From OncoLog, July 2013, Vol. 58,
MET Protein May Serve as a Biomarker for a Treatment-Resistant Colorectal Cancer Subtype
The MET protein may be a surrogate indicator of the presence of the
chemotherapy-resistant epithelial-mesenchymal transition (EMT) subtype
of colorectal cancer, a recent study showed.
EMT occurs when epithelial cells change shape and lose cell-to-cell
adhesion molecules, thereby allowing the cells to adopt certain
characteristics of mesenchymal cells, such as invasiveness and
resistance to cell death.
|“We want to condense sophisticated gene signatures down to single markers and simple tests that can be used to guide therapy.”
– Dr. Scott Kopetz
Currently, the EMT subtype is identified by its genetic
“signature”—multiple gene mutations. However, a single biomarker for
this subtype has not been previously identified.
“While we know there are many types of colorectal cancer, we’re not as
advanced as we’d like to be in our understanding of them,” said Scott
Kopetz, M.D., Ph.D., an associate professor in the Department of
Gastrointestinal Medical Oncology at The University of Texas MD
Anderson Cancer Center. “One of the larger goals of our research is to
find simple biomarkers that can be used by doctors in the community to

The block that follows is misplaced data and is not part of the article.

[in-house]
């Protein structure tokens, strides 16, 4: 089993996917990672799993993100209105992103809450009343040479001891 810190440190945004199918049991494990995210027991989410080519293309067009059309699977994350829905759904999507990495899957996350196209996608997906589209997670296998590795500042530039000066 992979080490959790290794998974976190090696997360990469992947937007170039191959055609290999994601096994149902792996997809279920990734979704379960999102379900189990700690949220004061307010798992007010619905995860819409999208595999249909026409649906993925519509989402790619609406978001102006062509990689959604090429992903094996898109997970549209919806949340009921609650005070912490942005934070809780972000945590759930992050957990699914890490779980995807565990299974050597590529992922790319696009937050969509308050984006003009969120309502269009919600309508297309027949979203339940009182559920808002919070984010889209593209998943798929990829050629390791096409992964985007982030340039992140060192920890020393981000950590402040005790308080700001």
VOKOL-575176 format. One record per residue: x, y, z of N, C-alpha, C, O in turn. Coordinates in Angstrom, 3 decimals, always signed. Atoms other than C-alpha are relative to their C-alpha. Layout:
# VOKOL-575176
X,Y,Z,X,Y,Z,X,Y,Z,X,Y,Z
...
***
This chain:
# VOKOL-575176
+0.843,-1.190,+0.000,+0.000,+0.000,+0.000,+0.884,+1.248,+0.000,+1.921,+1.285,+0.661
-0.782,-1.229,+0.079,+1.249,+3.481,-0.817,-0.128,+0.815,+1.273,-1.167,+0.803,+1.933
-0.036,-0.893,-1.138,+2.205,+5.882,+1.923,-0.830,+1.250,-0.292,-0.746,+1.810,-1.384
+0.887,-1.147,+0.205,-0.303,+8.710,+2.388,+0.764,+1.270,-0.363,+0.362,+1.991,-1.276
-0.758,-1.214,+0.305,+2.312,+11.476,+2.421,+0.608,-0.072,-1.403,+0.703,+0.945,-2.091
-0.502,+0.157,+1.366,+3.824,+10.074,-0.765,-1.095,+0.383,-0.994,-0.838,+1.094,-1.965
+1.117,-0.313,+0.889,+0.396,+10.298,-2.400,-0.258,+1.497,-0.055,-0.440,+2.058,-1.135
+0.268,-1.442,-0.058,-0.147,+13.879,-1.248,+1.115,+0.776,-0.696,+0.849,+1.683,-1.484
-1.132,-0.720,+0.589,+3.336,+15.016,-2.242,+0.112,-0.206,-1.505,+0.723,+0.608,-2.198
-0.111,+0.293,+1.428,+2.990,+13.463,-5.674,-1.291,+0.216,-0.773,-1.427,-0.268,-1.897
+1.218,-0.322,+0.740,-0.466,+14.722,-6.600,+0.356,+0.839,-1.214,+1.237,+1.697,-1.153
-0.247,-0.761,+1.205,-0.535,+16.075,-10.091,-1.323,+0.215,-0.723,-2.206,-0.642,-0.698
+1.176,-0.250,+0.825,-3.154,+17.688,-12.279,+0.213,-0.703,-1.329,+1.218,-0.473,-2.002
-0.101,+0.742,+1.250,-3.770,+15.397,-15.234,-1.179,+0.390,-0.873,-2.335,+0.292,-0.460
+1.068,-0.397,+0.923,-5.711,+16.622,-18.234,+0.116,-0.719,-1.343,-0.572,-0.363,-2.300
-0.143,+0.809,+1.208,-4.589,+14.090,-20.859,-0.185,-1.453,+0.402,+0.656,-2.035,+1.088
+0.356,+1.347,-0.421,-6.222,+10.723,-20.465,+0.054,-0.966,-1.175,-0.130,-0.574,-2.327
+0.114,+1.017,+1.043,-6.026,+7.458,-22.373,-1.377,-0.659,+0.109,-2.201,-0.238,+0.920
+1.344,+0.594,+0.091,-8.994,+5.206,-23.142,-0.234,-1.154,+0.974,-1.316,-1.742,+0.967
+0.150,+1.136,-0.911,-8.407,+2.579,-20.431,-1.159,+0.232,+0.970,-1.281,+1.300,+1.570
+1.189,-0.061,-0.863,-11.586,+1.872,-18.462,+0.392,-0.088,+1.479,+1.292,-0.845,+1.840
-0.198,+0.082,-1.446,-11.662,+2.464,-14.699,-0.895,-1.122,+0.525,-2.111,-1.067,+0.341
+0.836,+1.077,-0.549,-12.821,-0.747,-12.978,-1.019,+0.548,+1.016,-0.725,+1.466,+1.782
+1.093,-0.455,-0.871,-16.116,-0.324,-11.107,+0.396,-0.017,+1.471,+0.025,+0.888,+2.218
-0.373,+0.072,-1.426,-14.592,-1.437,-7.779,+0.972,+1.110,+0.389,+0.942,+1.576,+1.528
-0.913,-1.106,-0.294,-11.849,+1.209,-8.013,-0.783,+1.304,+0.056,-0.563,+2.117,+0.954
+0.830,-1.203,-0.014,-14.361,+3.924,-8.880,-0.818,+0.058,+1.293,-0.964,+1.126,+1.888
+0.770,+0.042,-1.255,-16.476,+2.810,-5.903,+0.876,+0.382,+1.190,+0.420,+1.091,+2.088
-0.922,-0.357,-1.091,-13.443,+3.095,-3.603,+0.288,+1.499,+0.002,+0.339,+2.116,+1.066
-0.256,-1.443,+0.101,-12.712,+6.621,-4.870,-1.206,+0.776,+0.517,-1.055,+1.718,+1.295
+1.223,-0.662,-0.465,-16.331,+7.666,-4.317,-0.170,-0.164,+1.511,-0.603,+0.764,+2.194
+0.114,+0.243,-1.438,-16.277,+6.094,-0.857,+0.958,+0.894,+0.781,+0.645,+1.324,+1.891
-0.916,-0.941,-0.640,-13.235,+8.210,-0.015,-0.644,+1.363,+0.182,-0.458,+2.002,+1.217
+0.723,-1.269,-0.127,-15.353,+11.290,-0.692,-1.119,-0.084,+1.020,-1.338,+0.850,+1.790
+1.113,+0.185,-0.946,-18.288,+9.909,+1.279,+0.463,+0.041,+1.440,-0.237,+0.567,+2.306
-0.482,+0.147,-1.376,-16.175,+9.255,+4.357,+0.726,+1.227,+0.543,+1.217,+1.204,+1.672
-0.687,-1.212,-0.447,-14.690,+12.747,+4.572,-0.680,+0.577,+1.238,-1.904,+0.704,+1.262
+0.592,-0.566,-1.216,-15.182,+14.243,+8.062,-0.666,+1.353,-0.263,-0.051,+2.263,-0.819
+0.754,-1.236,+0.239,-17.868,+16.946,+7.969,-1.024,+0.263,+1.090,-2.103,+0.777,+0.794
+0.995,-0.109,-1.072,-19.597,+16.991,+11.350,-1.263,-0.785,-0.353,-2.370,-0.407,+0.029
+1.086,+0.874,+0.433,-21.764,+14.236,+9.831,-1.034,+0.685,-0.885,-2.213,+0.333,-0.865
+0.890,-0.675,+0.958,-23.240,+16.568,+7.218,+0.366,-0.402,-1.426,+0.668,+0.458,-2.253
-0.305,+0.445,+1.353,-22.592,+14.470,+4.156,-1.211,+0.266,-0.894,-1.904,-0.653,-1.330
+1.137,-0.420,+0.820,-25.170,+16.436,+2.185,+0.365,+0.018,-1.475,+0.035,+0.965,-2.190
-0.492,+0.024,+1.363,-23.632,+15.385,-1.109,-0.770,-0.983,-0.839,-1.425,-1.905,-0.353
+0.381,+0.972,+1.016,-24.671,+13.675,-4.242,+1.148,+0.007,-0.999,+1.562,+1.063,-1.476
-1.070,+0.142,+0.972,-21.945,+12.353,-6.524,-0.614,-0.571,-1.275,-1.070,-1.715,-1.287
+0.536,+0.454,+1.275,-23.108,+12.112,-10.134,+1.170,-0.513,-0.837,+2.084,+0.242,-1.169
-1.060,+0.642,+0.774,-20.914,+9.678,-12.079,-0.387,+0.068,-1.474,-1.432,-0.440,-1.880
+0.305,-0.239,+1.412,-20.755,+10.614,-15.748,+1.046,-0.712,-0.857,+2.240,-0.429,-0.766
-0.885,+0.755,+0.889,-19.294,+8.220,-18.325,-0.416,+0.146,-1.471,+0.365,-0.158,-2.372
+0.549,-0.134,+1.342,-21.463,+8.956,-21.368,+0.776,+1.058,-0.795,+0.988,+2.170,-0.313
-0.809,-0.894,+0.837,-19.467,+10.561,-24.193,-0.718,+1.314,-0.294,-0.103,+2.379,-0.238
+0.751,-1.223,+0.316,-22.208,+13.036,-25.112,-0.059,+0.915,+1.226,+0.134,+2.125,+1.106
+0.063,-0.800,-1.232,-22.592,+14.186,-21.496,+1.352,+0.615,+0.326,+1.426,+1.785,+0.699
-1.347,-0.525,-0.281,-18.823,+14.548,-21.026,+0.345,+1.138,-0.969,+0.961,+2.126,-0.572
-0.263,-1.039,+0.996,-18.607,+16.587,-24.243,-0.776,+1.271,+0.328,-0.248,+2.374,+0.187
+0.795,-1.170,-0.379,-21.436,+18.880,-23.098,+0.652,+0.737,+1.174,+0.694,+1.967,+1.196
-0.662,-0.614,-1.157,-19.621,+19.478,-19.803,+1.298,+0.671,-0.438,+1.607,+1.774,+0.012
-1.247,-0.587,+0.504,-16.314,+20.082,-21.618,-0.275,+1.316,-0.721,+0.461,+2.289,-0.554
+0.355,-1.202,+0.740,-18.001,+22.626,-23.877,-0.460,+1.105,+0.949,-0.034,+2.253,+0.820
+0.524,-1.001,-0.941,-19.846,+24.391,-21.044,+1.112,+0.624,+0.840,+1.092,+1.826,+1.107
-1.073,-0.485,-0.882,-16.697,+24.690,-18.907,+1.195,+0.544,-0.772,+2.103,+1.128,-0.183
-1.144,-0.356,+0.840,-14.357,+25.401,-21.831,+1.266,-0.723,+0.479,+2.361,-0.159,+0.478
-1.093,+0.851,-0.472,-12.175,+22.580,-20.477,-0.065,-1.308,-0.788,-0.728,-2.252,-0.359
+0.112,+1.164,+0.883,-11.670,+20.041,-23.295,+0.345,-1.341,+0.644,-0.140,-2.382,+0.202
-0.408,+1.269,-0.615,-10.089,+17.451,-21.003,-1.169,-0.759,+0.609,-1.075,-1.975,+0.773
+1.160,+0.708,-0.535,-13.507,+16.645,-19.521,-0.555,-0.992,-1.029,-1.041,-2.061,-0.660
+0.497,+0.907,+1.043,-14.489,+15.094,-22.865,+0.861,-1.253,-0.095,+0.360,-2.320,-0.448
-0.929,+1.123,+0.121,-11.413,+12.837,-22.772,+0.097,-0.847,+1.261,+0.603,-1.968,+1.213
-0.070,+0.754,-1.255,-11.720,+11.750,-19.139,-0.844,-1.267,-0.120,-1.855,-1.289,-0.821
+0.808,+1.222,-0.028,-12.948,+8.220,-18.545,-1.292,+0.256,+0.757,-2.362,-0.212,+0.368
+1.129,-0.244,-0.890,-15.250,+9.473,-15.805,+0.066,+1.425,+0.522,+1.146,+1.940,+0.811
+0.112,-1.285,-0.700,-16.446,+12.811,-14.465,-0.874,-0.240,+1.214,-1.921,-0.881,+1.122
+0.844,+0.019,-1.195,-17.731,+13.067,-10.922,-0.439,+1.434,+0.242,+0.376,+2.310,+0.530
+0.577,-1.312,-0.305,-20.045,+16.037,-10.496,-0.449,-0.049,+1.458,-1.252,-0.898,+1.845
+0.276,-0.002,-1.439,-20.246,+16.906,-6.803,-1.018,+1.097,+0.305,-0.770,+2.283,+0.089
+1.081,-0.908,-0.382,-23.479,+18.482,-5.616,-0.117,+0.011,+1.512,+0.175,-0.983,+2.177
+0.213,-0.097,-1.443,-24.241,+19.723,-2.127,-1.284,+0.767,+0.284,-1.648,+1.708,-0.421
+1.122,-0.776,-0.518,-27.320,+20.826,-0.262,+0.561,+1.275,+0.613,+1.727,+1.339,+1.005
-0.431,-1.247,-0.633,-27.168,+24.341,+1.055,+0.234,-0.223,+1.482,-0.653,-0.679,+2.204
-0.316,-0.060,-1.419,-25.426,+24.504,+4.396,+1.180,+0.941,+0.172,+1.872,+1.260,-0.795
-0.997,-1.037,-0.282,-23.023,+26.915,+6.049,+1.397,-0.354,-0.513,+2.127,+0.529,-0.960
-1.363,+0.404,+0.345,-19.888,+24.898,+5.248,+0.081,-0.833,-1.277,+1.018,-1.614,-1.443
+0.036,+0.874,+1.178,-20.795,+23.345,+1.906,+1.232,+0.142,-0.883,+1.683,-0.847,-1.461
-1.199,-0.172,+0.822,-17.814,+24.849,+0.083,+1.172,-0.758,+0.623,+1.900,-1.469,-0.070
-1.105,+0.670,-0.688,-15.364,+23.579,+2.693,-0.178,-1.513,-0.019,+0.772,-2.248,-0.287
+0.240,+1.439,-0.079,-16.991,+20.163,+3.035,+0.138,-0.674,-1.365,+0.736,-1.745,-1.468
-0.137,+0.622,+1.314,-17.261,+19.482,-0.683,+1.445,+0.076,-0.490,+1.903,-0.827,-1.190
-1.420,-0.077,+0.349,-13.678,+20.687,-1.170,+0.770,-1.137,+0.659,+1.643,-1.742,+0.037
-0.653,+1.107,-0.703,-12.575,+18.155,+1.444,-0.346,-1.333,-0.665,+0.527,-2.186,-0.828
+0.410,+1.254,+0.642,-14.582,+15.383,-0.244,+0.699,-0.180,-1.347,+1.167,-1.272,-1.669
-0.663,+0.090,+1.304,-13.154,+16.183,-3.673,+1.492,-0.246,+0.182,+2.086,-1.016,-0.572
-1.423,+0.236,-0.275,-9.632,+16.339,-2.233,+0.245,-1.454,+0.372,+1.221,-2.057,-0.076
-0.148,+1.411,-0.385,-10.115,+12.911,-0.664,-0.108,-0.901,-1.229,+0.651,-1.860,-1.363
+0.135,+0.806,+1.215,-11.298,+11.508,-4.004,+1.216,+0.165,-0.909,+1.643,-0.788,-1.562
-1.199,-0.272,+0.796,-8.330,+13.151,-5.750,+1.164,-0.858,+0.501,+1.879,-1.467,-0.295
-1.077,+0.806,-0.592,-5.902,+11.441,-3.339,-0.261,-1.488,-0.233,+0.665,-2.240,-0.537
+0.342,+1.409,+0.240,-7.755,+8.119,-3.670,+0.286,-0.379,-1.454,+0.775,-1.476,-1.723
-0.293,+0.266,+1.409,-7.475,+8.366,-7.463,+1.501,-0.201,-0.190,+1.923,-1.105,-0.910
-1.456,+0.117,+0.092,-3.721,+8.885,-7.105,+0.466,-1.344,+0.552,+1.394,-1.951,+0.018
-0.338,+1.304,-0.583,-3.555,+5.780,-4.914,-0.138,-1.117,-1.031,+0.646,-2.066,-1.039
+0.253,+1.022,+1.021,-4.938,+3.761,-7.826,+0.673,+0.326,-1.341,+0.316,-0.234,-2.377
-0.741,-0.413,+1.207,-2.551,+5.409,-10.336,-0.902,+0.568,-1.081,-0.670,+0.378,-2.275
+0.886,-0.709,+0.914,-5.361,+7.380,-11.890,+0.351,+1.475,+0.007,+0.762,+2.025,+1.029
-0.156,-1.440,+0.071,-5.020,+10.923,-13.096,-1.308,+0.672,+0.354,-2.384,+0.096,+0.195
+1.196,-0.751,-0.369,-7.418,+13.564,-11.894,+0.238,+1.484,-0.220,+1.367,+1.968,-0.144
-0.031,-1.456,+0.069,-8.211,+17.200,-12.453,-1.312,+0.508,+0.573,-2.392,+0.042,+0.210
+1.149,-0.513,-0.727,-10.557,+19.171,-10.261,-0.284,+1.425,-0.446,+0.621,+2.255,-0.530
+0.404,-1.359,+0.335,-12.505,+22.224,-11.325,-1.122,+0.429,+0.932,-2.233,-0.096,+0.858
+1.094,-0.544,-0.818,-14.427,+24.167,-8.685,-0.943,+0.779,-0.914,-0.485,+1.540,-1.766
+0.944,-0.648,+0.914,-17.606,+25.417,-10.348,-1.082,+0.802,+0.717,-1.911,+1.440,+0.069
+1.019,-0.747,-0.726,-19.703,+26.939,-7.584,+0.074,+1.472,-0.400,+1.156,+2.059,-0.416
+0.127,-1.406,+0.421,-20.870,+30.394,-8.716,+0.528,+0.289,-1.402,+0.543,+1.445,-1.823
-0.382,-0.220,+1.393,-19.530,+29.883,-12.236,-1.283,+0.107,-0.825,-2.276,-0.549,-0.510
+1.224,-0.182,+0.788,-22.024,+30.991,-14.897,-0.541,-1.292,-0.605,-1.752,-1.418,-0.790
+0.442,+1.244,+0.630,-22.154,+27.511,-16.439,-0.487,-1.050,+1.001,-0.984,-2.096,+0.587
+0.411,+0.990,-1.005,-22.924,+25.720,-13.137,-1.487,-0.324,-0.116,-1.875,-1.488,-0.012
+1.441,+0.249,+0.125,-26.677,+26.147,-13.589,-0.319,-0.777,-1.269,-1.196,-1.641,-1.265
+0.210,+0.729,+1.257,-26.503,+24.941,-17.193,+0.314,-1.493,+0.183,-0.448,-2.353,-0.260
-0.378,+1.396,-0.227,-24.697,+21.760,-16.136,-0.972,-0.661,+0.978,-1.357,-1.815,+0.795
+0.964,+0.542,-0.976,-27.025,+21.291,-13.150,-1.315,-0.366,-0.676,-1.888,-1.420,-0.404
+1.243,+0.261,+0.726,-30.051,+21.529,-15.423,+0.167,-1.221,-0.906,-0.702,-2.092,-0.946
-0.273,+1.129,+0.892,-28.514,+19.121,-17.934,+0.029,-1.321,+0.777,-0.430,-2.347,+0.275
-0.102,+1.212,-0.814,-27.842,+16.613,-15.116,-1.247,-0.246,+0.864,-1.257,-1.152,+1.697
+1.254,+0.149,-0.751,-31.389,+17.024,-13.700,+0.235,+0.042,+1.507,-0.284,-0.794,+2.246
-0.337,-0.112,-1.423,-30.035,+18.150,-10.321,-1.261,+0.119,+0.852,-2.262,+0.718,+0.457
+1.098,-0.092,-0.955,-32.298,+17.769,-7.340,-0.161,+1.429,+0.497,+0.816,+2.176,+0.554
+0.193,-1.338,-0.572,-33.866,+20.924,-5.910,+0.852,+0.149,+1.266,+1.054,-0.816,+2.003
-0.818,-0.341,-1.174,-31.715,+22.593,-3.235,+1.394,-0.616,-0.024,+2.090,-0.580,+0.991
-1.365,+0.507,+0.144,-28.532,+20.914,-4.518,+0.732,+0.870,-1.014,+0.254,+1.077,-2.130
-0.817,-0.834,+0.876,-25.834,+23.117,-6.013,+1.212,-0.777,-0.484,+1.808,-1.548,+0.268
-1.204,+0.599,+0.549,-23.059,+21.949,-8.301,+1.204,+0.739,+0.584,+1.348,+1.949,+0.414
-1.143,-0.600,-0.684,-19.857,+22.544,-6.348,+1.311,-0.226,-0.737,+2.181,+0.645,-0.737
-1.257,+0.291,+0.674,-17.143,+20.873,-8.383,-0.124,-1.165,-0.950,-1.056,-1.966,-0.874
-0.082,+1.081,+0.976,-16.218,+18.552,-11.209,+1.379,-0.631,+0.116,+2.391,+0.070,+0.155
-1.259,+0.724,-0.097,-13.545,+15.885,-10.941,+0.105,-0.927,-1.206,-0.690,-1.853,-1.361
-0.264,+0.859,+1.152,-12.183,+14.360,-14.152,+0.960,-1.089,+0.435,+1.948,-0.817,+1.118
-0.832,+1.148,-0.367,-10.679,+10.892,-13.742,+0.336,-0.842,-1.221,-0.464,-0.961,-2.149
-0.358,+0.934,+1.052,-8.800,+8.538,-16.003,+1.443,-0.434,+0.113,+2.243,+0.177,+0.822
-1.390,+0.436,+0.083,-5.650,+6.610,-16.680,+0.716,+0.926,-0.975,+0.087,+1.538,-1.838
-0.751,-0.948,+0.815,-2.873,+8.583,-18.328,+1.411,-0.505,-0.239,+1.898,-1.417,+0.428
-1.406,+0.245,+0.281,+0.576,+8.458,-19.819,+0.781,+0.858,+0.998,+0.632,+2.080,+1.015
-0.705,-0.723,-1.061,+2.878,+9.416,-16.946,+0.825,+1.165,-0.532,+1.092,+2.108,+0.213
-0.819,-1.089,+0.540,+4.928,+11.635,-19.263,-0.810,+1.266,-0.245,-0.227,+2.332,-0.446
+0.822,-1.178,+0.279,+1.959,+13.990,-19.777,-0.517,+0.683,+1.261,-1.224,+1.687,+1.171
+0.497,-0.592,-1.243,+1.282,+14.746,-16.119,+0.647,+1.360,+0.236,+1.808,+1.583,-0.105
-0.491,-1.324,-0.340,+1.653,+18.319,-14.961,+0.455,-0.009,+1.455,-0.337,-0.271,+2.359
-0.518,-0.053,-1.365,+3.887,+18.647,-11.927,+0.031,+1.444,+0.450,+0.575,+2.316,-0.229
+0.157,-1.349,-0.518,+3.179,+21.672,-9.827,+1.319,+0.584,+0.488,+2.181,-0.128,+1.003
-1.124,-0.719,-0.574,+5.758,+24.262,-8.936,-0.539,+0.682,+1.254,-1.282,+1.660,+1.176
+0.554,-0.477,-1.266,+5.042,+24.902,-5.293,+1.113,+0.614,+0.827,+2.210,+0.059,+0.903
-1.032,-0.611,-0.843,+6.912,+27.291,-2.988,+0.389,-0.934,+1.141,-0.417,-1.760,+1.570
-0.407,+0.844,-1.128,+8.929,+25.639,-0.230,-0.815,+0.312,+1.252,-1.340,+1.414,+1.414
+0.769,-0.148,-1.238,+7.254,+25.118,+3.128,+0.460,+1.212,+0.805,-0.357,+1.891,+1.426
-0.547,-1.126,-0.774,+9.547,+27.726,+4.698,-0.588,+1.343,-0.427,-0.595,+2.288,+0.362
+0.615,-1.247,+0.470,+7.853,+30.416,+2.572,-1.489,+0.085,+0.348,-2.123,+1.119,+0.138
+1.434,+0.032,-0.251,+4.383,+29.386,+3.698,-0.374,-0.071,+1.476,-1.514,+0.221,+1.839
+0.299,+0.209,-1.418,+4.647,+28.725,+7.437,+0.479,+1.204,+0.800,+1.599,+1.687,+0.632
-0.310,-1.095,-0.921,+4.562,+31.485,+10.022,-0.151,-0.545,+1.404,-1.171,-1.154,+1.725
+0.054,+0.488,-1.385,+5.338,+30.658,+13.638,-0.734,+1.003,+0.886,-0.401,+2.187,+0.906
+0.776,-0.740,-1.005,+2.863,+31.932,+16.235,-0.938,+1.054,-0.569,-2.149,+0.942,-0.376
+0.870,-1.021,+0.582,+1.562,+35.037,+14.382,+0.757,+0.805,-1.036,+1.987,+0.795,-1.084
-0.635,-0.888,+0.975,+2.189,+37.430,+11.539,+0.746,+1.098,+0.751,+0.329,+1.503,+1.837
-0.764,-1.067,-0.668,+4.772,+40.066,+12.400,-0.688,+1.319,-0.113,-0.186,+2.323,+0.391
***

identify subtypes. We want to condense sophisticated gene signatures
down to single markers and simple tests that can be used to guide
To determine whether MET protein could serve as a biomarker for EMT,
Dr. Kopetz and his colleagues compared MET protein expression with the
expression of proteins and messenger RNA for genes known to be altered
in EMT. The researchers used data from The Cancer Genome Atlas to
conduct an exploratory analysis of 139 untreated primary colorectal
Dr. Kopetz and his colleagues found that the expression of MET protein
strongly correlated with the expression of the EMT-associated
transcription factor Slug and of ERCC1, a marker for oxaliplatin
resistance. High levels of MET protein expression also correlated with
high expression levels of EMT-related genes. Higher levels of MET
protein were associated with decreased overall survival durations.
Colon tumors had higher levels of MET protein than rectal tumors did.
The results of this study may allow physicians to use MET protein
expression as a biomarker for this often chemoresistant subtype of
colorectal cancer. Dr. Kopetz and his colleagues presented their
findings at the American Society of Clinical Oncology’s annual meeting
information, talk to your physician, visit www.mdanderson.org, or call askMDAnderson at 877-632-6789.
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